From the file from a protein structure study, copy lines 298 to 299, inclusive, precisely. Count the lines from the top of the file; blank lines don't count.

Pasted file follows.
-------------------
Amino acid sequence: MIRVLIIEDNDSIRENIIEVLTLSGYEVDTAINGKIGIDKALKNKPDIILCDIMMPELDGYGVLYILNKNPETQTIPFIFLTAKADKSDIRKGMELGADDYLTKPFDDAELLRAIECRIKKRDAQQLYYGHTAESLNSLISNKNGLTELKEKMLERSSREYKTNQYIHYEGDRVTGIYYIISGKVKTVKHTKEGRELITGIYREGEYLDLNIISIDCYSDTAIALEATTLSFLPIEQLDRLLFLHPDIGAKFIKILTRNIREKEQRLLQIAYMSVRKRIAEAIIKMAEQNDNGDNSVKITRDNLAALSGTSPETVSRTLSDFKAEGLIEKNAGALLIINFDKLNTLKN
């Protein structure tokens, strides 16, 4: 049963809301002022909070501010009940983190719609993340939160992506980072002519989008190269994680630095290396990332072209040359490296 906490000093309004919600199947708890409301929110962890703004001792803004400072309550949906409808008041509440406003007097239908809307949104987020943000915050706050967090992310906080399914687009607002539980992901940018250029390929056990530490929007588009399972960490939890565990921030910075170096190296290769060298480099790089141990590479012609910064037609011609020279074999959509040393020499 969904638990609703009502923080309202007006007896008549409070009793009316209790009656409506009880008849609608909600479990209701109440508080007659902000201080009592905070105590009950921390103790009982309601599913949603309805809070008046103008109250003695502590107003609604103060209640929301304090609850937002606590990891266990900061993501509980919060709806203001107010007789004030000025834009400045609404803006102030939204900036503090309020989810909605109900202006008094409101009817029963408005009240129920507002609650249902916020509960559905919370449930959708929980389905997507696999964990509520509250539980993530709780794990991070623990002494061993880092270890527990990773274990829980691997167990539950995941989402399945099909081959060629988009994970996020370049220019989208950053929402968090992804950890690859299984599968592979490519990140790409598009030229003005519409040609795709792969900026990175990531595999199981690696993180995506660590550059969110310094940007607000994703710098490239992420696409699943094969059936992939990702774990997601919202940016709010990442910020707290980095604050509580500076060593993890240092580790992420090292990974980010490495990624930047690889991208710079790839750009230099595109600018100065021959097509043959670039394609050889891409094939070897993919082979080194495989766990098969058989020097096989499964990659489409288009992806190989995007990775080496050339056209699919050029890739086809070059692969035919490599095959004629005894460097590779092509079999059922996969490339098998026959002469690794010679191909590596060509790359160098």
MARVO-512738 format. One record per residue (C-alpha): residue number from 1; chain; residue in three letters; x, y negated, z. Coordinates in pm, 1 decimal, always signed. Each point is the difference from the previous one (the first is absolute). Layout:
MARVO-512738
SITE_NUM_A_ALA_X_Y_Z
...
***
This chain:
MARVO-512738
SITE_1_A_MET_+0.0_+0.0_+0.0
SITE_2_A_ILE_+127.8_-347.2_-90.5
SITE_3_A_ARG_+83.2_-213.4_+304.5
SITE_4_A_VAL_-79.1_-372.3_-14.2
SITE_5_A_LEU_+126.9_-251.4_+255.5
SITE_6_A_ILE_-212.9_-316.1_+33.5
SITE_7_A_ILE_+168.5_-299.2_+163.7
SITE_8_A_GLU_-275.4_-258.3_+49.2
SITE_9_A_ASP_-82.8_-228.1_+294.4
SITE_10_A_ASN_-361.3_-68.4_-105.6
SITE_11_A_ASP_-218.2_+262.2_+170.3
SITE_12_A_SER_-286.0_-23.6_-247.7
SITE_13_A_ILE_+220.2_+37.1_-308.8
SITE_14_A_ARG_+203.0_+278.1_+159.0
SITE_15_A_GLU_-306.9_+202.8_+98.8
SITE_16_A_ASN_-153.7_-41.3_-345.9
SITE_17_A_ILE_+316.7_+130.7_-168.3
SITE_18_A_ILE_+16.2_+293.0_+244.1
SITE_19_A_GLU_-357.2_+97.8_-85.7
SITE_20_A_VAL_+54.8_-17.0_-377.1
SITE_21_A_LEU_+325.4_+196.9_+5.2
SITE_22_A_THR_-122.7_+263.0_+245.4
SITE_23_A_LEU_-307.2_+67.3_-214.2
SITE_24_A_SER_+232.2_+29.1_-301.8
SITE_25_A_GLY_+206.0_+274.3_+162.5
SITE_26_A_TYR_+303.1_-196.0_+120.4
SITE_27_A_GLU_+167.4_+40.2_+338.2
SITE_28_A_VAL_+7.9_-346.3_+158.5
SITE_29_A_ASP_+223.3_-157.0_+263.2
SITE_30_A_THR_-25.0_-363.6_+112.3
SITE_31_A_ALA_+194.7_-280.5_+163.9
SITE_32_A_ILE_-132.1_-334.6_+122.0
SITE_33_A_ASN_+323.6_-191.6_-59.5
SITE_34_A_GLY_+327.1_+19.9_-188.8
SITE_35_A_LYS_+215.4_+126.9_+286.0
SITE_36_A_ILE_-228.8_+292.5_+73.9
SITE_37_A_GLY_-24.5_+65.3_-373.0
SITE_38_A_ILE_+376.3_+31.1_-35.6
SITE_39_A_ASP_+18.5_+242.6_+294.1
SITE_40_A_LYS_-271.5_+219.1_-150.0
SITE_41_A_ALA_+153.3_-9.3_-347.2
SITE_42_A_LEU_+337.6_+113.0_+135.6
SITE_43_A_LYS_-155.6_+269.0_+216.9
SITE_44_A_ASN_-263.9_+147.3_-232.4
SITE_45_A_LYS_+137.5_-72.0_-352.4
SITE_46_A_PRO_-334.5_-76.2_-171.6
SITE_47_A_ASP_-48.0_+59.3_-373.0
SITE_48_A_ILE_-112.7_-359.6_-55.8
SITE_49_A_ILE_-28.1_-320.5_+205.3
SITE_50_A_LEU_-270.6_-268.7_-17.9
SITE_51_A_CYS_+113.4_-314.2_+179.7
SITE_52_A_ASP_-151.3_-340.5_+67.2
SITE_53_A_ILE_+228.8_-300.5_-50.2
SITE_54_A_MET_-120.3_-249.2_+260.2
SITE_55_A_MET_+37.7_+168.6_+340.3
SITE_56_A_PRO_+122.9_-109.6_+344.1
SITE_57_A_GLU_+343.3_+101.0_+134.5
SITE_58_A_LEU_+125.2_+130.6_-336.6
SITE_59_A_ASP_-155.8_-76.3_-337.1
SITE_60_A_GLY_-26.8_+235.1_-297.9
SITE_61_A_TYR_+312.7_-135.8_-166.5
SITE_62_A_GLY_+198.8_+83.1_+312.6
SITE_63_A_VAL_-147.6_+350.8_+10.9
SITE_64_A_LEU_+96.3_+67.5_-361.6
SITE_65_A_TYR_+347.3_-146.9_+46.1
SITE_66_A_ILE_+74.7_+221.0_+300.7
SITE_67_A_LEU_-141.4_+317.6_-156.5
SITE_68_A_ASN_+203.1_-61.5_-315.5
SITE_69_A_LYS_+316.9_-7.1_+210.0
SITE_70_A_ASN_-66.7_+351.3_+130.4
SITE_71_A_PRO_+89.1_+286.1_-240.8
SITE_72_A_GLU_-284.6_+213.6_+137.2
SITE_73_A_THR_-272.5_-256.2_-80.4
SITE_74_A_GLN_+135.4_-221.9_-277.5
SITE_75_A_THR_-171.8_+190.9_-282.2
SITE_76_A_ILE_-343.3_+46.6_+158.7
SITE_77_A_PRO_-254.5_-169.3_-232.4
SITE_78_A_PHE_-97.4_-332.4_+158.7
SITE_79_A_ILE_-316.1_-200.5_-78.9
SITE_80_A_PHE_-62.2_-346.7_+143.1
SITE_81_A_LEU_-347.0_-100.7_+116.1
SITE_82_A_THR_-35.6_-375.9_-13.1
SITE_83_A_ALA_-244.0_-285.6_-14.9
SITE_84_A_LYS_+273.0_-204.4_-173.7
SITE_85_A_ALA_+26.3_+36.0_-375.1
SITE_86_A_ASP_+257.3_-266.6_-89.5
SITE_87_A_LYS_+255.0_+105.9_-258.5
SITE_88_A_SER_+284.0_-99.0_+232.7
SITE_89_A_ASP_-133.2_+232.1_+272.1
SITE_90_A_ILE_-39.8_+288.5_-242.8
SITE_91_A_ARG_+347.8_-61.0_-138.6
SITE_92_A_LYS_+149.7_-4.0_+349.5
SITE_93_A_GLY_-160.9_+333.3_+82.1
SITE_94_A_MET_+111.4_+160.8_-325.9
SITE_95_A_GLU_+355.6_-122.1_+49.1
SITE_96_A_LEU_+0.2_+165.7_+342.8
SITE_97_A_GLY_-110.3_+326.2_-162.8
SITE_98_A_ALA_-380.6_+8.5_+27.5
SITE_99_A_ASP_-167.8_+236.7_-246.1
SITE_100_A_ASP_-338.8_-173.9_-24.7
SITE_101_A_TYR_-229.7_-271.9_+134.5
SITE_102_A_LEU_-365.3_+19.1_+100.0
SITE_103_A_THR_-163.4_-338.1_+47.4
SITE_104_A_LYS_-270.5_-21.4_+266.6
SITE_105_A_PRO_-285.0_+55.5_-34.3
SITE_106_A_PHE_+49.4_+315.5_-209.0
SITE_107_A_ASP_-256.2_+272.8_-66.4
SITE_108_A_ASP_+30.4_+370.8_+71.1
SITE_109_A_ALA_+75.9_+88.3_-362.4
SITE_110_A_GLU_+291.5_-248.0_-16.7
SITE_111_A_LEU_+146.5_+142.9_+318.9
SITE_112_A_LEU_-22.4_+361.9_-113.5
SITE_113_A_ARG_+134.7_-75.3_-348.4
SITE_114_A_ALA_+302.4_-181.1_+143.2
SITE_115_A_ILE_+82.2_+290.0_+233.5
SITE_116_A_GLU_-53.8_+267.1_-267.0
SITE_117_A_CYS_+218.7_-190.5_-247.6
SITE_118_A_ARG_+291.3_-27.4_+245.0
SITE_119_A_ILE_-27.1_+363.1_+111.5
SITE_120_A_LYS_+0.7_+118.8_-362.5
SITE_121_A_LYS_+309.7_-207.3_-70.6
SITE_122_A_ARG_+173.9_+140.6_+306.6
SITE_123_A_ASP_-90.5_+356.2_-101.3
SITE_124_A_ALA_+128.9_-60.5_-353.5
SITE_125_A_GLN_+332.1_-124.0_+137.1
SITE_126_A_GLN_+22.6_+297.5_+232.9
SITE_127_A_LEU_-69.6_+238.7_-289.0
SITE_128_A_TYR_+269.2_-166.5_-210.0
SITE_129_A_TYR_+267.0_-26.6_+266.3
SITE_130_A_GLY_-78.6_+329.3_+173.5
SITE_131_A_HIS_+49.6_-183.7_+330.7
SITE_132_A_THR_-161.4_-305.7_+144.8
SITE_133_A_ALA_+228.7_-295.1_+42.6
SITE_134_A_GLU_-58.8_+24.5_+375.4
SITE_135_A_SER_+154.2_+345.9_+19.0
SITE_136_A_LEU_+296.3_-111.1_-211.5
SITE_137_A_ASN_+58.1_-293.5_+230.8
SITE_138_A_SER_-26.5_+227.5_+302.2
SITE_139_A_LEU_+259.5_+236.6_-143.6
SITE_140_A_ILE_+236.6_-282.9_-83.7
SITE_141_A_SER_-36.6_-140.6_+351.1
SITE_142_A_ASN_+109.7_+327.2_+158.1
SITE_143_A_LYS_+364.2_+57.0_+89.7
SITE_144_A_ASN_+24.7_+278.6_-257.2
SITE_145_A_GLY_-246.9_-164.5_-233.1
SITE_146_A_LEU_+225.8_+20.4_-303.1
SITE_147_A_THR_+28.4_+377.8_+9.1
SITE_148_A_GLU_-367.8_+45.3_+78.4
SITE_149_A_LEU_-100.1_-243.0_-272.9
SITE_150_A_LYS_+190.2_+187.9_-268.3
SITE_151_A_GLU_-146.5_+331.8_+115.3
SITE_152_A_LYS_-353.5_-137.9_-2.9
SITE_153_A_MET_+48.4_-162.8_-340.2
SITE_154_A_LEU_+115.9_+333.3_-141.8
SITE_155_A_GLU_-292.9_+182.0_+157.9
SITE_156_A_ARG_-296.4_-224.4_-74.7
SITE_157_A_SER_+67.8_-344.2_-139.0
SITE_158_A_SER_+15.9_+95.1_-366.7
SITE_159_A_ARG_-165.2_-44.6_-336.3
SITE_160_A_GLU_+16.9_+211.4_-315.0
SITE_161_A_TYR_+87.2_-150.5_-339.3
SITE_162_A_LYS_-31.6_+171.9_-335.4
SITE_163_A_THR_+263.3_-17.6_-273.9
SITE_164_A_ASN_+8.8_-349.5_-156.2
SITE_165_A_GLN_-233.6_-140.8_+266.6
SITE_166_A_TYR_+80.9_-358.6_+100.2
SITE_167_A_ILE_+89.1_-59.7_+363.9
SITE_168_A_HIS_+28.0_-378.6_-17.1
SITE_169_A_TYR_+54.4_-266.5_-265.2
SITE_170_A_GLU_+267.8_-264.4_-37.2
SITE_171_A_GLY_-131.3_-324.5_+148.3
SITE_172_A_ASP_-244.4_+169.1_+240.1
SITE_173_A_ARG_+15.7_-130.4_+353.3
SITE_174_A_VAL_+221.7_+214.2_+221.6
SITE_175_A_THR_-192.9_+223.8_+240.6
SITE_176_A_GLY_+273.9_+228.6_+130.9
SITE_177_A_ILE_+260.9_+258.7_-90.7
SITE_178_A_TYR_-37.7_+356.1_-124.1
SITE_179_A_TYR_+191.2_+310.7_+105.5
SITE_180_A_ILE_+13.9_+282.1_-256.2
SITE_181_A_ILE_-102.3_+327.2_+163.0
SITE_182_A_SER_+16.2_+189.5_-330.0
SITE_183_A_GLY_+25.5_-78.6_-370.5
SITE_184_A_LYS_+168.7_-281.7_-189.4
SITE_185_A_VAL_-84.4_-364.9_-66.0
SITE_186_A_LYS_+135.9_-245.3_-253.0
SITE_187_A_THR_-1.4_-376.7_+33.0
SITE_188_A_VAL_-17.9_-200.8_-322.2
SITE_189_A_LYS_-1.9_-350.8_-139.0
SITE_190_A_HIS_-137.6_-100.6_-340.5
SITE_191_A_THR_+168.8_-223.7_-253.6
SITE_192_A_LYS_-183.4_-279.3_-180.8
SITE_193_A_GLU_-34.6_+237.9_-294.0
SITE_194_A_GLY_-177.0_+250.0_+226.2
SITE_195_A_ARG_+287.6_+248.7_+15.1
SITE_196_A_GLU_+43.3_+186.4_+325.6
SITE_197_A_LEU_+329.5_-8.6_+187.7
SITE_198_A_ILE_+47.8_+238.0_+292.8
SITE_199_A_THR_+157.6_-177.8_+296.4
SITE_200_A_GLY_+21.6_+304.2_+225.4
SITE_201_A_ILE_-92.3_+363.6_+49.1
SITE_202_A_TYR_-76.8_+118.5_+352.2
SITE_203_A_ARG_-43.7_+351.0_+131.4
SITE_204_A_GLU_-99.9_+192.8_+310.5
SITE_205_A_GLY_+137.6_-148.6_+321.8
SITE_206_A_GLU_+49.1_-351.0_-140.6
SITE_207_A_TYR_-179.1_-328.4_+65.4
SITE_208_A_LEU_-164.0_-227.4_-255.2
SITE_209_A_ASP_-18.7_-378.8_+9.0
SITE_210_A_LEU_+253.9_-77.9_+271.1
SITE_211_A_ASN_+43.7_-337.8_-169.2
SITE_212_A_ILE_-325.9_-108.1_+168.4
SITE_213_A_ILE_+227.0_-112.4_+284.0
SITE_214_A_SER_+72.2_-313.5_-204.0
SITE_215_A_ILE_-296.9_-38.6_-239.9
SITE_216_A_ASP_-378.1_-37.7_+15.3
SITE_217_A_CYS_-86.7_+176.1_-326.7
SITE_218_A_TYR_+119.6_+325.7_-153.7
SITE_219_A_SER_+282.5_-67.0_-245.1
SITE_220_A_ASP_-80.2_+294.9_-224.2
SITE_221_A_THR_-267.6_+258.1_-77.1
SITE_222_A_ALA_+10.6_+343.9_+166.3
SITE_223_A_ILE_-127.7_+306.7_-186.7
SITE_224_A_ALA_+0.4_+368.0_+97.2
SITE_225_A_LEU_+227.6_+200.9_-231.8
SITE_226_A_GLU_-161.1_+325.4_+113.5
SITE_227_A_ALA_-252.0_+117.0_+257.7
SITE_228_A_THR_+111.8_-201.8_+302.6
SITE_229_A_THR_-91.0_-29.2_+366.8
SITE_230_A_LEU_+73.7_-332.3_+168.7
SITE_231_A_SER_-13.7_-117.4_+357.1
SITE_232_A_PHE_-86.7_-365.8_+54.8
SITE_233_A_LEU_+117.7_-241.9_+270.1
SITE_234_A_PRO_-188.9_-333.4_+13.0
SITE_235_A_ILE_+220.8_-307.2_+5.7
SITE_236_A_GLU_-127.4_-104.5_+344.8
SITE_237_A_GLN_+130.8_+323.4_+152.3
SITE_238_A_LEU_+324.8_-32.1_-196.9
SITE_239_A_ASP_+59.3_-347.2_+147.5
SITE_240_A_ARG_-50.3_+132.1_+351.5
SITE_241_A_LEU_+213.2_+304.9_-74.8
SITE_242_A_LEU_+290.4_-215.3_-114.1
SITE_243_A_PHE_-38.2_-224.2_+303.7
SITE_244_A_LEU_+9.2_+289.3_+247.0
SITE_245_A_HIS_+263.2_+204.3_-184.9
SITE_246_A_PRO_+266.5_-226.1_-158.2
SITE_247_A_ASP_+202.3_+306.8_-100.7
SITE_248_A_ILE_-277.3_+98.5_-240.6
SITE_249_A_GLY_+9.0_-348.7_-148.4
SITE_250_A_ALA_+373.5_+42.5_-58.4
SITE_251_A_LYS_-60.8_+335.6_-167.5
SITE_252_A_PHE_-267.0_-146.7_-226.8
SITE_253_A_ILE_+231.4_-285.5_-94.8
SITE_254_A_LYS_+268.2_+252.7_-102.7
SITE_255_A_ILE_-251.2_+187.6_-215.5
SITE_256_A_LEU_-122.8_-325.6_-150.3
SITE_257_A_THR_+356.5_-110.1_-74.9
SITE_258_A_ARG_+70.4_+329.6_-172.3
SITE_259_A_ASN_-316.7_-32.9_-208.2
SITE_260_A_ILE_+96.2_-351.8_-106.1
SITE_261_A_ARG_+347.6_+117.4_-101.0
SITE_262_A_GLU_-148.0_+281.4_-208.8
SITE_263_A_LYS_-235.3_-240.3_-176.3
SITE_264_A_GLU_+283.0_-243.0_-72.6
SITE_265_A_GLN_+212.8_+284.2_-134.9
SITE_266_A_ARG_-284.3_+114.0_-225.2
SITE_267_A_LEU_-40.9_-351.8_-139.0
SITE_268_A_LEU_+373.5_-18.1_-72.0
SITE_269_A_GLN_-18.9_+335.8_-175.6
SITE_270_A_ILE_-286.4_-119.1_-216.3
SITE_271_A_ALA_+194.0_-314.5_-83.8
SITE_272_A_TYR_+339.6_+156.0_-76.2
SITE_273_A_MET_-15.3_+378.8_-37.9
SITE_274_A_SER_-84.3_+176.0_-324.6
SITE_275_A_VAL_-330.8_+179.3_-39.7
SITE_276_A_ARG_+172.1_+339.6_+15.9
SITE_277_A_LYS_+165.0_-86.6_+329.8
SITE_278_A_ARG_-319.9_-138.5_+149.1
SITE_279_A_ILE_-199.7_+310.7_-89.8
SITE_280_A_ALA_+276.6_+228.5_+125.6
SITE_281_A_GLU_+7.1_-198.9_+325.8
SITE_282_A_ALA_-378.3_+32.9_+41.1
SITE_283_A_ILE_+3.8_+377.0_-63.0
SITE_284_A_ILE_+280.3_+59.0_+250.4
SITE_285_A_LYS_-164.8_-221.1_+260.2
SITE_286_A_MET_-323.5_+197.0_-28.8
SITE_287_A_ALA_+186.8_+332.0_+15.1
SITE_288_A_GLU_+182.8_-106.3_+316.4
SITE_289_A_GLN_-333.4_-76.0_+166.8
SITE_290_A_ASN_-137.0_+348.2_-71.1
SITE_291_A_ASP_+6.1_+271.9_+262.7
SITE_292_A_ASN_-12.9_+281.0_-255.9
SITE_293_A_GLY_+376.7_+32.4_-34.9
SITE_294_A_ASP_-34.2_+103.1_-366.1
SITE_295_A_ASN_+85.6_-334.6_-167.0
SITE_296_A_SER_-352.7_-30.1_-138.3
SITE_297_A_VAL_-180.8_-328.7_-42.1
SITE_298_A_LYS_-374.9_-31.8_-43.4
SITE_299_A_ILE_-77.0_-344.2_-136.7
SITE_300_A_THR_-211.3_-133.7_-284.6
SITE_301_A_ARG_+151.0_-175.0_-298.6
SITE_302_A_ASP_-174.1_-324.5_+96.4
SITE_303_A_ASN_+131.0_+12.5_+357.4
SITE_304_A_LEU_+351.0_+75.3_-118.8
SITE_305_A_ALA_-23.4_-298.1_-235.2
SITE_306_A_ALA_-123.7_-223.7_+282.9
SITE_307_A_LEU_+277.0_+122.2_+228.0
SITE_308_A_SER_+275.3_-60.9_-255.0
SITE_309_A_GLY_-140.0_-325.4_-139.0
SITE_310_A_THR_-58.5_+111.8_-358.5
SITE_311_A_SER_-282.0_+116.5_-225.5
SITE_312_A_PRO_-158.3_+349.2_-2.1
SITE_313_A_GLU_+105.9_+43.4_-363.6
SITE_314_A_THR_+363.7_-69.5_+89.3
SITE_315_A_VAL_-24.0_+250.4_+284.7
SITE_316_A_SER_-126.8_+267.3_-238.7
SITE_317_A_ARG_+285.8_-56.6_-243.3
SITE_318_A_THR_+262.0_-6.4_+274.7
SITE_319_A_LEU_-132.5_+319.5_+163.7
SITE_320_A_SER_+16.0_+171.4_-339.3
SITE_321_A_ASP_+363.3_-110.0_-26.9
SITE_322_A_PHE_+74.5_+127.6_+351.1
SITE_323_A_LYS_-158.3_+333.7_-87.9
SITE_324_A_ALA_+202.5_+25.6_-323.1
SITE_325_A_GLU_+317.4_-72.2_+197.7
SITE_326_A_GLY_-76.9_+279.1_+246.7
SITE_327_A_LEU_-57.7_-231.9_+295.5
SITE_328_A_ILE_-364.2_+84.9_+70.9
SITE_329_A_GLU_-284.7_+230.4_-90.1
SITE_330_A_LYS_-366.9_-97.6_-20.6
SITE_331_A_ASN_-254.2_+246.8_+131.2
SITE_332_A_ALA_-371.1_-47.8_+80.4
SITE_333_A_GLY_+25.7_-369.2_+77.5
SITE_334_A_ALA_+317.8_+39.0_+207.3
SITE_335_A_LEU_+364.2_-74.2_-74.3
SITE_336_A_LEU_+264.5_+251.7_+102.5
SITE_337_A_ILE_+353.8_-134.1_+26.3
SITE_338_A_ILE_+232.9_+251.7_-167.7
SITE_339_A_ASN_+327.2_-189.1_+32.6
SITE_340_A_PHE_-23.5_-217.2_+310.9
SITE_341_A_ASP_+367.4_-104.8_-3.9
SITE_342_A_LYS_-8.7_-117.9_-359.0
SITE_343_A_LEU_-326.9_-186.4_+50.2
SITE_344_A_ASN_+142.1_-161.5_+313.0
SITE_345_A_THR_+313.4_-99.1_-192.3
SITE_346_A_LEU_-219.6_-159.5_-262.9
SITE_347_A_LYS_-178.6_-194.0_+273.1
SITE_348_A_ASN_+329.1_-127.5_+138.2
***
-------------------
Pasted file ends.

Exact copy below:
SITE_289_A_GLN_-333.4_-76.0_+166.8
SITE_290_A_ASN_-137.0_+348.2_-71.1